Flashcards in Chromatography and Vet Drugs Deck (51)
Why can't we inject food samples directly into a detector? (2)
1. analyte is in very LOW concentrations
2. matrix interference
What is a common sample preparation step for many toxin analyses? What is its purpose?
chromatography: to SEPARATE the analyte from the matrix
Describe the basic function of chromatography:
separates components of a sample, distributing them between its MOBILE PHASE or STATIONARY PHASE
chromatography is a ____ separation method.
What is GC? What analytes is it used for? (6)
used for organic compounds:
pesticides, POPs, PAHs, process induced contaminants, plasticizers, vet drugs + hormones
What type of chromatography is used for inorganic substances?
Ionic chromatography: used for ions: sulfites, nitrates, cyanide
What type of chromatography is mostly used for vet drugs? What else is it used for?
LC (liquid chromatography)
also for pesticides, POPs, process induced, plasticizers, vet drugs + hormones, mycotoxins
What is used to seperate detergents?
What is Tr?
retention time: time from sample injection to max elution peak (for compound of interest)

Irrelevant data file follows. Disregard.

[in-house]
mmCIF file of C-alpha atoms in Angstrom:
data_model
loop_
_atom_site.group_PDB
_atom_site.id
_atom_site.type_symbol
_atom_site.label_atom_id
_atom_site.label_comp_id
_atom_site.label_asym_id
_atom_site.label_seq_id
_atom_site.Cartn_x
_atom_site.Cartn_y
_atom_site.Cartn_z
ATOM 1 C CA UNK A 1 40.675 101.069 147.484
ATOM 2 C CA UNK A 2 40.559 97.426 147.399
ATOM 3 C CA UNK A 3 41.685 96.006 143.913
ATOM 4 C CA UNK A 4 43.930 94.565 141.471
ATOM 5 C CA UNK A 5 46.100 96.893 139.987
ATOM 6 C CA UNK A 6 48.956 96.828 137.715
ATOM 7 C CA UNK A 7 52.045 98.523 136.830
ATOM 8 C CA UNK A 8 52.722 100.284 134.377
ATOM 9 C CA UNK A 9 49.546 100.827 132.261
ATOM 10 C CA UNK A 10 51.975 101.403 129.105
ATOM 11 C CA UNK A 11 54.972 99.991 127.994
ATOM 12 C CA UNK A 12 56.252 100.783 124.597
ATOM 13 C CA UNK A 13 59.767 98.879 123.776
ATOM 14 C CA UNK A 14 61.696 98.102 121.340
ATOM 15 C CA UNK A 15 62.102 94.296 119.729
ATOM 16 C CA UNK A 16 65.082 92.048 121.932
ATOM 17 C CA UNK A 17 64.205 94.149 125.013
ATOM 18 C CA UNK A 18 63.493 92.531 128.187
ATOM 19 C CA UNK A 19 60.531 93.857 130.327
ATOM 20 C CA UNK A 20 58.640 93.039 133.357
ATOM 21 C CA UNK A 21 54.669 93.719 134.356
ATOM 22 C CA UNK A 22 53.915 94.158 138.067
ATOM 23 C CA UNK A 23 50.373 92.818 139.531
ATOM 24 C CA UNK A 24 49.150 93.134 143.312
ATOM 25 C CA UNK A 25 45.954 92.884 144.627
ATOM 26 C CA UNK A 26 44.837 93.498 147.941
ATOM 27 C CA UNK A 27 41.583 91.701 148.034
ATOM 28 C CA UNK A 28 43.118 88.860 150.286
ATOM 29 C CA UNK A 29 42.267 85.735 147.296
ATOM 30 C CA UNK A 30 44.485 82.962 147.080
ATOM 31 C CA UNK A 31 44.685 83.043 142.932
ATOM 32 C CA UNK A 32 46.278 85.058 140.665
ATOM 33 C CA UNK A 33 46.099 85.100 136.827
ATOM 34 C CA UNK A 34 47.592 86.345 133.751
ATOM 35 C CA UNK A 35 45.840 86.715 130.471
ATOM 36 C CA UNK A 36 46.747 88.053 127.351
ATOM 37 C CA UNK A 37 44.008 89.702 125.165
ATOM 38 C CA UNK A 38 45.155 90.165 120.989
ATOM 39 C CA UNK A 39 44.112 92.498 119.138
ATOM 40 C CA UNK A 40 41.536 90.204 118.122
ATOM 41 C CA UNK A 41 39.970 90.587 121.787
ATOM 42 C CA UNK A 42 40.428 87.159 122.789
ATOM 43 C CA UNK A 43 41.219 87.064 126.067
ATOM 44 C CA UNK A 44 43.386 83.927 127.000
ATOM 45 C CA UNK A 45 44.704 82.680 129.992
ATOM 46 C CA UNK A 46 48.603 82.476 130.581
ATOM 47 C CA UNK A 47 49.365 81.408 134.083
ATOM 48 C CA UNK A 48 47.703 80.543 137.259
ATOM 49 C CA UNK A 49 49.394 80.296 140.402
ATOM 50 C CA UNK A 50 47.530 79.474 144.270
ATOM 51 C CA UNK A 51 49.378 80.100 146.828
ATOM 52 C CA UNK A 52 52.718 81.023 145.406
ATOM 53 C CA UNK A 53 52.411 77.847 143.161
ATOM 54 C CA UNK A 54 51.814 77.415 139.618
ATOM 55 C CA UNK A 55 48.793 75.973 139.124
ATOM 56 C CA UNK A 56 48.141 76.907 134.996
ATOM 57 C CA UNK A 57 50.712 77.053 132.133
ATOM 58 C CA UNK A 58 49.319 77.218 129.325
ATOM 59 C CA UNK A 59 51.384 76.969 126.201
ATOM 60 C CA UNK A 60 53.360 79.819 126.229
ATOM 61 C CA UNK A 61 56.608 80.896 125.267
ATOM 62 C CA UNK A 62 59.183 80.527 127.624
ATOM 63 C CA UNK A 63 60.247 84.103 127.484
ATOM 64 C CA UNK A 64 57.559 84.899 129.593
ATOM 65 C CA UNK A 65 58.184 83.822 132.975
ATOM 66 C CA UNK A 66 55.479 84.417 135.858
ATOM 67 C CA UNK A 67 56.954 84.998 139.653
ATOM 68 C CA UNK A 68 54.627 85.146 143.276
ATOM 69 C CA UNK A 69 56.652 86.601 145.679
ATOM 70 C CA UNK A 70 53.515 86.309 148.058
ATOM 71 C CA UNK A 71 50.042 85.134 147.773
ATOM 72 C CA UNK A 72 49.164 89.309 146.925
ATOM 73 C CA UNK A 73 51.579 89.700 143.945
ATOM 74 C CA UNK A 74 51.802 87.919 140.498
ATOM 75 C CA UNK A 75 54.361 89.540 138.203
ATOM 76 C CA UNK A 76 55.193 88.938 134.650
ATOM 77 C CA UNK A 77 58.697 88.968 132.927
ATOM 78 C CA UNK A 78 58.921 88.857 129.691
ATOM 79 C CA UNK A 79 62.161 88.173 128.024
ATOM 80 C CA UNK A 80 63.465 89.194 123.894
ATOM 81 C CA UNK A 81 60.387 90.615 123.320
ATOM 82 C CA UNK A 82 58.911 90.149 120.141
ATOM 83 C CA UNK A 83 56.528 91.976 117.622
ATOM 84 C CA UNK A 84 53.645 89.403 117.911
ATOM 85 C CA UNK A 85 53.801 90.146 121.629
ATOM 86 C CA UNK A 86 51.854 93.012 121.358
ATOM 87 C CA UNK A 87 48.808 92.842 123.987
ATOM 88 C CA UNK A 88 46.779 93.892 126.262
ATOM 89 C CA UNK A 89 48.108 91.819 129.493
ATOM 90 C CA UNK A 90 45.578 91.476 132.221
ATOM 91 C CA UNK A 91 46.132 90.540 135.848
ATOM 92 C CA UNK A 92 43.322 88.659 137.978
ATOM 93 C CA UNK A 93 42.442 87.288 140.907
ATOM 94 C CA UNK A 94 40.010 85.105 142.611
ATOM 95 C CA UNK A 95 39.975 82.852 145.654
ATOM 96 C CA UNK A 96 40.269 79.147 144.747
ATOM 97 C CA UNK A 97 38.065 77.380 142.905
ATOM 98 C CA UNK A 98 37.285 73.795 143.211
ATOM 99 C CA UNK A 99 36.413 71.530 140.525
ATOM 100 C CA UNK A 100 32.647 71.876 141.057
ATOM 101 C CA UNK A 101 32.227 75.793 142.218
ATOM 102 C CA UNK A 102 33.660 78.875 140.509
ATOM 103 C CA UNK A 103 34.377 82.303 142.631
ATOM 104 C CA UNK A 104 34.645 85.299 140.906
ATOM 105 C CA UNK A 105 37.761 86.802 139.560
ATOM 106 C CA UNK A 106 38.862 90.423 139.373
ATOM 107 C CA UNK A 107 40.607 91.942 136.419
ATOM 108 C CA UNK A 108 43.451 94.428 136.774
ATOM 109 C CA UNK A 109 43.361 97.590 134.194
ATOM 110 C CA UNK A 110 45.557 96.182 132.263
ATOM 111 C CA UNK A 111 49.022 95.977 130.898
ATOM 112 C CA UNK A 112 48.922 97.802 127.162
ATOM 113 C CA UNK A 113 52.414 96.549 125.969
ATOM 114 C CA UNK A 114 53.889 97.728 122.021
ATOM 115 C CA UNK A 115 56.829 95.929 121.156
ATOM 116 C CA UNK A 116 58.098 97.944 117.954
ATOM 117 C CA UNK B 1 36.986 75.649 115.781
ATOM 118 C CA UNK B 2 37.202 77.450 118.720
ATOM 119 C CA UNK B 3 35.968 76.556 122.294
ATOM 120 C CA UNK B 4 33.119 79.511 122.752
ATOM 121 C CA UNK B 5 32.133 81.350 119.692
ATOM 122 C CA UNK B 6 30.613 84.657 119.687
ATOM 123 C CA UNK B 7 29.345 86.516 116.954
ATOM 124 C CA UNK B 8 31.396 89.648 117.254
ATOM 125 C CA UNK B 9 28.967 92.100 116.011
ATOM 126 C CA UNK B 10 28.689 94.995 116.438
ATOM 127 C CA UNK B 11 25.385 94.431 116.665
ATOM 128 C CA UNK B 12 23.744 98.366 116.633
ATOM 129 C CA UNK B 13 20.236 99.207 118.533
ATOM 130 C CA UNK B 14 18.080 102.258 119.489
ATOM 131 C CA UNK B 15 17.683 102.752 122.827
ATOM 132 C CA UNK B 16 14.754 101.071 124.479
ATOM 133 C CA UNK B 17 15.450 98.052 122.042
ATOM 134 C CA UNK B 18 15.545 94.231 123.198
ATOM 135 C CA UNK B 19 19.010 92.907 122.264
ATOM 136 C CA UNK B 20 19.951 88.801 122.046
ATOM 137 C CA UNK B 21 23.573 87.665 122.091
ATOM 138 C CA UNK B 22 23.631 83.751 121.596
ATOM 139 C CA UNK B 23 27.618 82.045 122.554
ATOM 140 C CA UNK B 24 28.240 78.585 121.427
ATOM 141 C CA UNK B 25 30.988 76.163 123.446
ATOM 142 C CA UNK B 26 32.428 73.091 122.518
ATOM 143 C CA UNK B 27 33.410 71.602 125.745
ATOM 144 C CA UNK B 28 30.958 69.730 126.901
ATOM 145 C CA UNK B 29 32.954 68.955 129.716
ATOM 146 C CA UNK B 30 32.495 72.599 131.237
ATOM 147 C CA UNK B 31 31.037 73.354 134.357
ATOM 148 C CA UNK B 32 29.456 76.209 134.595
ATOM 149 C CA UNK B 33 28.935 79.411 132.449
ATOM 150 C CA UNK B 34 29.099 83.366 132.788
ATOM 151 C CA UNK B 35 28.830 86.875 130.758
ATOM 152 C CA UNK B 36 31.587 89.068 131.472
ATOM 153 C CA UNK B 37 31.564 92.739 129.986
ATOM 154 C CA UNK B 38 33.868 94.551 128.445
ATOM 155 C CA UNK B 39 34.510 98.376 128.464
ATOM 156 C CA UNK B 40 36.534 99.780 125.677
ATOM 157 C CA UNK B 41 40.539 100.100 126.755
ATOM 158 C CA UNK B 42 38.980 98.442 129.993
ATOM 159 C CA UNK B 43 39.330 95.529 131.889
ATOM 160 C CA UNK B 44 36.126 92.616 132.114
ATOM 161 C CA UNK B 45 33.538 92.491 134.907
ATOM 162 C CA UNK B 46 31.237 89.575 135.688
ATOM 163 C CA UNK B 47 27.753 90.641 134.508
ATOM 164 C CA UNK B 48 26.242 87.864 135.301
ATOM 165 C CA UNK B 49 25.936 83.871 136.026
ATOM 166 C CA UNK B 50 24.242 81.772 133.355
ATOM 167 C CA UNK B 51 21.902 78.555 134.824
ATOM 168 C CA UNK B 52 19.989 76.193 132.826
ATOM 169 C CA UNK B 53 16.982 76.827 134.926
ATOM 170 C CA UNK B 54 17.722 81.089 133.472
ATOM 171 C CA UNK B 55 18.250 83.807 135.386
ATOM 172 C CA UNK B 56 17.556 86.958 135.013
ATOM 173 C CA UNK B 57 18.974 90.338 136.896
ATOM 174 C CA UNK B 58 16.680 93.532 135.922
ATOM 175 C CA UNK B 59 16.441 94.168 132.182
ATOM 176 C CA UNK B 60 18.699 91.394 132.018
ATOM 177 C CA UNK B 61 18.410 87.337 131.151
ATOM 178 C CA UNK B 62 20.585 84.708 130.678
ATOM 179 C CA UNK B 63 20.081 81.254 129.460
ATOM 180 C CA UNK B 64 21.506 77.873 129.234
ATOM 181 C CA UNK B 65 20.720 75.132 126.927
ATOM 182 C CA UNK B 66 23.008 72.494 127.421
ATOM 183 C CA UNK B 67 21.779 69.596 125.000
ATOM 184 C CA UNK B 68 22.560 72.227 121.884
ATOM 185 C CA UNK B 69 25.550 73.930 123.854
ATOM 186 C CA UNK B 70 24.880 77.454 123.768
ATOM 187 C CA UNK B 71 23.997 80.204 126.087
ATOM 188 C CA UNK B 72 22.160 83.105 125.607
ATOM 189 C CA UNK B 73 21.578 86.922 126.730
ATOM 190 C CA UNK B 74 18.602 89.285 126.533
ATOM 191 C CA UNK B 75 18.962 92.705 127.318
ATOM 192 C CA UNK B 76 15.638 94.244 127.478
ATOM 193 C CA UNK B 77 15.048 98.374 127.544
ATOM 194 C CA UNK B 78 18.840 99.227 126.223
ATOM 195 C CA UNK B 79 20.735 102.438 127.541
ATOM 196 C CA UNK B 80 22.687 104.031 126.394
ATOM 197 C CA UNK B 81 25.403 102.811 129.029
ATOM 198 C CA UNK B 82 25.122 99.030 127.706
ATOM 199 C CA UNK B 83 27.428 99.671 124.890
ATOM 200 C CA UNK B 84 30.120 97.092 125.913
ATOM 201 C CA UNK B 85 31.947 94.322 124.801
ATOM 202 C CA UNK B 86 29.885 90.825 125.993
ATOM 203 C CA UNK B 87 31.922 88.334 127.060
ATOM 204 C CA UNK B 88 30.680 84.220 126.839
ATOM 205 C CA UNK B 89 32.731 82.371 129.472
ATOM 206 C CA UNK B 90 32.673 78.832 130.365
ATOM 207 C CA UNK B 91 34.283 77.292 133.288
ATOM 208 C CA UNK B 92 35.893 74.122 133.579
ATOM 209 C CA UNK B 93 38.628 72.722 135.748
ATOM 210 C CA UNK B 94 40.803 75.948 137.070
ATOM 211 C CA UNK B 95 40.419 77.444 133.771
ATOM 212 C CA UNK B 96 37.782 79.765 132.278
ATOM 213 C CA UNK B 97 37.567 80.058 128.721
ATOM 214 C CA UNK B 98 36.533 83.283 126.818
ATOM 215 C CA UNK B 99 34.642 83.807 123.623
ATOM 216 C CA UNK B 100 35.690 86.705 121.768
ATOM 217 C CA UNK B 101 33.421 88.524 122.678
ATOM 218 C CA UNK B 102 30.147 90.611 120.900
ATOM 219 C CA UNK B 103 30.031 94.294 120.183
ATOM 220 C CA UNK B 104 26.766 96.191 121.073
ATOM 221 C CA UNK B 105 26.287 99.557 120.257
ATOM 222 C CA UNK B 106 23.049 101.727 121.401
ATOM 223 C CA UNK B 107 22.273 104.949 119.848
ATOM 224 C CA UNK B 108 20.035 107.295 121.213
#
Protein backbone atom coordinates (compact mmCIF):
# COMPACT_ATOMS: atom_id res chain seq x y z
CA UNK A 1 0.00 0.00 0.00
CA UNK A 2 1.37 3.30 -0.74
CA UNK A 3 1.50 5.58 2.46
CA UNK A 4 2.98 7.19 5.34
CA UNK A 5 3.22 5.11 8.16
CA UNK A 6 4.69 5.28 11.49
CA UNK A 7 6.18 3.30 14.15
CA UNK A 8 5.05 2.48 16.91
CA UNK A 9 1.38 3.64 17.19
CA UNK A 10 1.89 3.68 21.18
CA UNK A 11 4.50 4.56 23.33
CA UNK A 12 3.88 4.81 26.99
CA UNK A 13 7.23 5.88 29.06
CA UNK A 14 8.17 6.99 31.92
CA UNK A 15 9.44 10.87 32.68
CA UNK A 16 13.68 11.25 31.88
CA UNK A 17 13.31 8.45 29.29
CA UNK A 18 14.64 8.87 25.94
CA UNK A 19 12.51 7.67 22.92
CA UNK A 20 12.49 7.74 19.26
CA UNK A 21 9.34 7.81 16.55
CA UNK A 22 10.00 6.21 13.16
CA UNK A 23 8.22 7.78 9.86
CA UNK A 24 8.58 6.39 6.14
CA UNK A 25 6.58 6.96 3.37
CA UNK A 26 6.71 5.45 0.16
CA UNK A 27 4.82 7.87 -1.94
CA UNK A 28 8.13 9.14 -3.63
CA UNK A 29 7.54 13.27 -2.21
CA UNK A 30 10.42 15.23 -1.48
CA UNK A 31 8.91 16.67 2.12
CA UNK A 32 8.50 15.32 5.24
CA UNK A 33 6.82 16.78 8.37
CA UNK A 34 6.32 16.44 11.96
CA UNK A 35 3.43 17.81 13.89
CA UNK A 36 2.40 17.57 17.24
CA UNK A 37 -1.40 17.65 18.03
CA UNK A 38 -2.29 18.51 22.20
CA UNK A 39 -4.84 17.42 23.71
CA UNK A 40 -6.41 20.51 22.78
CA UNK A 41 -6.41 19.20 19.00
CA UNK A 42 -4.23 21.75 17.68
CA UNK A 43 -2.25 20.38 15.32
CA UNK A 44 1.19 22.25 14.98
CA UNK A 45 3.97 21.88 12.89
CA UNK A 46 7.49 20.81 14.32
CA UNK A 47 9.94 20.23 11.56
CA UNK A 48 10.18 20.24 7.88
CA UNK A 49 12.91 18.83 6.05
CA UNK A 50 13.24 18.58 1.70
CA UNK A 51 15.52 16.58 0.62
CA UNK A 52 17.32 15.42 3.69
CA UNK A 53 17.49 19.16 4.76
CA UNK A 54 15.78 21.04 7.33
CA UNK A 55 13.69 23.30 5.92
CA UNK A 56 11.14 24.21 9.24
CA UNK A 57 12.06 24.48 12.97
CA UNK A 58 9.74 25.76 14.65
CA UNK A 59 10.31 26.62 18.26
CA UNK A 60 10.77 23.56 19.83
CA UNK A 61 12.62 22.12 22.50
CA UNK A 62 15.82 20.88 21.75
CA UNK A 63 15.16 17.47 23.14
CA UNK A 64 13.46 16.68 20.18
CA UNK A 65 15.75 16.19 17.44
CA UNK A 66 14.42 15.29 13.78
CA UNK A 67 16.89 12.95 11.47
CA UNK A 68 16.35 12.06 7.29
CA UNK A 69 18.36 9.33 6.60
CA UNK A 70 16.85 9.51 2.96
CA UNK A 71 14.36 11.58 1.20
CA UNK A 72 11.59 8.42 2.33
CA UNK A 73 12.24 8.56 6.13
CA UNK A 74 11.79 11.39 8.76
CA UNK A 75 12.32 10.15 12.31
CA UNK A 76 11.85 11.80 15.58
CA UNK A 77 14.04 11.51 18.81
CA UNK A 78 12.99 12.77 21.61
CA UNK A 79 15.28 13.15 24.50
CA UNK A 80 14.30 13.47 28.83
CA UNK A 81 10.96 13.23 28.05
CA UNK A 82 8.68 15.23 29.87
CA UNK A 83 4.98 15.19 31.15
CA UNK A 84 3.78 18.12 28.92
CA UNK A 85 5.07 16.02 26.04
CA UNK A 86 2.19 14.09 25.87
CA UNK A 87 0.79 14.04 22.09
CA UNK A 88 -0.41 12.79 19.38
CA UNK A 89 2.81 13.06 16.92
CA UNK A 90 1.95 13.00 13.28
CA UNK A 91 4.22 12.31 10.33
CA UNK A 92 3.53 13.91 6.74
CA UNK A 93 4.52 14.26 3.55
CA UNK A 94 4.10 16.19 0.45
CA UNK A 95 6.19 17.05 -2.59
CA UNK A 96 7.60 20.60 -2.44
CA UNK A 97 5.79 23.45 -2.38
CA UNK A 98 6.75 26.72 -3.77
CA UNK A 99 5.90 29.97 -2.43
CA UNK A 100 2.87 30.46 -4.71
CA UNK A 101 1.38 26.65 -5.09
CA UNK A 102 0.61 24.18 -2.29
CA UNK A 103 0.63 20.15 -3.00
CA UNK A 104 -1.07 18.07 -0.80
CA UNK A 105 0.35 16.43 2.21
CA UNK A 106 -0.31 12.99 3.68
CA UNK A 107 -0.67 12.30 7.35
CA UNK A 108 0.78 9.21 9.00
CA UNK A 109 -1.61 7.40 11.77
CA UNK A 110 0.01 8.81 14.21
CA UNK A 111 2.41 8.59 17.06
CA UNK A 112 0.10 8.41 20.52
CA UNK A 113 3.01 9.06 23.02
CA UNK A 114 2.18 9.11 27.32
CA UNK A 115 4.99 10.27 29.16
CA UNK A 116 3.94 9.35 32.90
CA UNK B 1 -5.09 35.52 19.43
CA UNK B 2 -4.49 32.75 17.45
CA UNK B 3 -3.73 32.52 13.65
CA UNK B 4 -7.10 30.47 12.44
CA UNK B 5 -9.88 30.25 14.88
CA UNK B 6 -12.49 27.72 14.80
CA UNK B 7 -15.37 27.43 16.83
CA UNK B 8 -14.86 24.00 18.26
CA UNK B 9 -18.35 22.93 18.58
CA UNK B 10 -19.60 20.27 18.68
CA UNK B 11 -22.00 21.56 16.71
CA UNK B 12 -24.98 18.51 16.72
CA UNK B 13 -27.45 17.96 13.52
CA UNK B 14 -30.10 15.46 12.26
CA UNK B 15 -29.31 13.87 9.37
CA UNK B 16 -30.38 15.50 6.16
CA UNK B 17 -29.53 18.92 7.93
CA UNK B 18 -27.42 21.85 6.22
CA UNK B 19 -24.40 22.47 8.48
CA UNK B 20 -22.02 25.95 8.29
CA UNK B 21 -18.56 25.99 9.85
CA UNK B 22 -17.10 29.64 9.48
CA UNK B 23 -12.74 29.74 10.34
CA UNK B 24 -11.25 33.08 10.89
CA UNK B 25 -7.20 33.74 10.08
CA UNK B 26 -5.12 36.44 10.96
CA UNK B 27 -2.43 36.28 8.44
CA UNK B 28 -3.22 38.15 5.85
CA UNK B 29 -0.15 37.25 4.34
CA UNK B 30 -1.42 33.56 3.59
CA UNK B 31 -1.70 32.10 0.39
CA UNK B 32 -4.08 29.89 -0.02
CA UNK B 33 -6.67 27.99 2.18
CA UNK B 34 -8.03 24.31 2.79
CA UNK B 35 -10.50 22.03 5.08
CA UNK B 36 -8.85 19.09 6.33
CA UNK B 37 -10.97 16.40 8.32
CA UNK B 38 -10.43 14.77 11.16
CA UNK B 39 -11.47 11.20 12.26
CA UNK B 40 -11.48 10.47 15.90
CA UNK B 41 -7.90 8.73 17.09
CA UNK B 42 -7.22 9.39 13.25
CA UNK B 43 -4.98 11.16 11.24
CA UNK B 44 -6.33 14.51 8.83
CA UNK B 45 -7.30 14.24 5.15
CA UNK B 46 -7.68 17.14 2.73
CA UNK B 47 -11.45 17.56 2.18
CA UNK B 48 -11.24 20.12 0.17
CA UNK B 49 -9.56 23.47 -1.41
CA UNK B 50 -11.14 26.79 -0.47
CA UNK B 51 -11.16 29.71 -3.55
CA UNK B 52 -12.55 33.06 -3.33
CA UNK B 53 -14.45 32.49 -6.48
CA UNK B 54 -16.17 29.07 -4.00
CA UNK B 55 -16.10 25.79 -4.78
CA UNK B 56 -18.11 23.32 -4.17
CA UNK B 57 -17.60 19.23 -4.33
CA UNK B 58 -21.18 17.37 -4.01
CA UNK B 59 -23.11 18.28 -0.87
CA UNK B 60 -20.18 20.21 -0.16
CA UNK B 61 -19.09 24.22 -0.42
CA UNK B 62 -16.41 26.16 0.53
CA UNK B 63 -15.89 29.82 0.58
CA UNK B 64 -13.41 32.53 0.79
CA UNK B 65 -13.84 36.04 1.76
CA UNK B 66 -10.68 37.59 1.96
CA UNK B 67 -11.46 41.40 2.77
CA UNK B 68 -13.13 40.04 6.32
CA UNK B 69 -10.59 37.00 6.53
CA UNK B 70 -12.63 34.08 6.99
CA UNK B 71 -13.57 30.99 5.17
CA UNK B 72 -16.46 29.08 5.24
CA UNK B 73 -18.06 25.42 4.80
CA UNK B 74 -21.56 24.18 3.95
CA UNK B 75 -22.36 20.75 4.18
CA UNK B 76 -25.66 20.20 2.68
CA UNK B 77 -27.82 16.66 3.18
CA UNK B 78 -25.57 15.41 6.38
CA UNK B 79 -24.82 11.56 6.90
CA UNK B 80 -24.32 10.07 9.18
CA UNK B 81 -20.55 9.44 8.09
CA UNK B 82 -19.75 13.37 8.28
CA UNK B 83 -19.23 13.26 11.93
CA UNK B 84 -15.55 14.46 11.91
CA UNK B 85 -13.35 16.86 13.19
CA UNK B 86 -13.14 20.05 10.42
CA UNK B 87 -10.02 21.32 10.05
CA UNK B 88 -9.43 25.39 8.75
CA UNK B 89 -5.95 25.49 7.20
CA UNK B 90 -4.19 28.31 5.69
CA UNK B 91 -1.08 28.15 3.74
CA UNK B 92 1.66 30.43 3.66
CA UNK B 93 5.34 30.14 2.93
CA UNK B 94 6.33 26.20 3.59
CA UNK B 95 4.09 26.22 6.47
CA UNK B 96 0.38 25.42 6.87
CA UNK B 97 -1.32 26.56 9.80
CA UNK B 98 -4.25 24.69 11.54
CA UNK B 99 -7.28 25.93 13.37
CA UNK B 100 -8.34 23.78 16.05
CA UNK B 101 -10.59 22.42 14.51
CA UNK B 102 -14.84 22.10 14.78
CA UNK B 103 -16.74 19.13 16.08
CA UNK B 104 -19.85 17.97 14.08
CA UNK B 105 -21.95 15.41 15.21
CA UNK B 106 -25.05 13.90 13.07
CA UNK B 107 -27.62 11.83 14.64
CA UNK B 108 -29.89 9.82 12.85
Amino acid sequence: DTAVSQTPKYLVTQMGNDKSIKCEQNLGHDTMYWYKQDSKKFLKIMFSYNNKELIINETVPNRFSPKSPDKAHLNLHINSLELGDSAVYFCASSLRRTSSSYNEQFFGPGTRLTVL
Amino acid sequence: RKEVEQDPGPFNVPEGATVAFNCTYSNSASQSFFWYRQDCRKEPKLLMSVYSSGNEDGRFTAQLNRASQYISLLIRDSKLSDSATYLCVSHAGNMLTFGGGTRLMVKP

What are the 4 mechanisms involved in chromatography? What is the basis for each?
1. adsorption - affinity
2. sieving - size
3. ion exchange - charge
4. partitioning - hydrophobicity/solubility
The (greater/less) the affinity, the longer the retention time.
The (larger/smaller) the particle size, the longer the retention time in size exclusion chromatography.
Describe the basic parts of of GC system.
1. long COLUMN Inside column oven (coiled) is stationary phase
2. CARRIER GAS is supplied, through FLOW CONTROLLER (mobile phase)
3. sample injected -> carried by gas through column
4. travel to DETECTOR -> generate SIGNAL
What are some common GC detectors? (6)
Flame ionization (FID)
electron capture (ECD)
tandem MS (MS/MS)
Hi-res MS (HRMS)
What GC detector can be used for all organics?
what effect does increasing temperature have on GC?
increase volatility of compounds -> faster process
What can be done do separate compounds based on volatility in GC?
temperature gradient: start high, then lower (volatiles eluted out first)
FID is ___ but not ____. why?
sensitive; selective (lack specificity)
based on burning; many compounds in food are C containing.
NPD is good for:
Why? What might be a problem?
contain N (reacts w/ N)
problem: compounds in food also can have N or P (interference)
Which of the GC detectors are accepted for REGULATORY PURPOSES?
MS, MS/MS, HRMS
What is the basis of the ECD in GC and what is it good for? Why might this be problematic?
react w/ electronegative atoms (Cl, Br): good for OCPs, PCBs
food can also have electroneg atoms (interference)
What detector is used for dioxins?
POPs should be analyzed with:
MS or MS/MS
PAHs should be analyzed with:
how does LC system differ from GC? (4)
1. mobile phase is LIQUID SOLVENT
2. delivered through PUMP
3. stationary phase is HPLC column - SOLID PHASE
4. use different DETECTORS
why is a pump necessary for LC?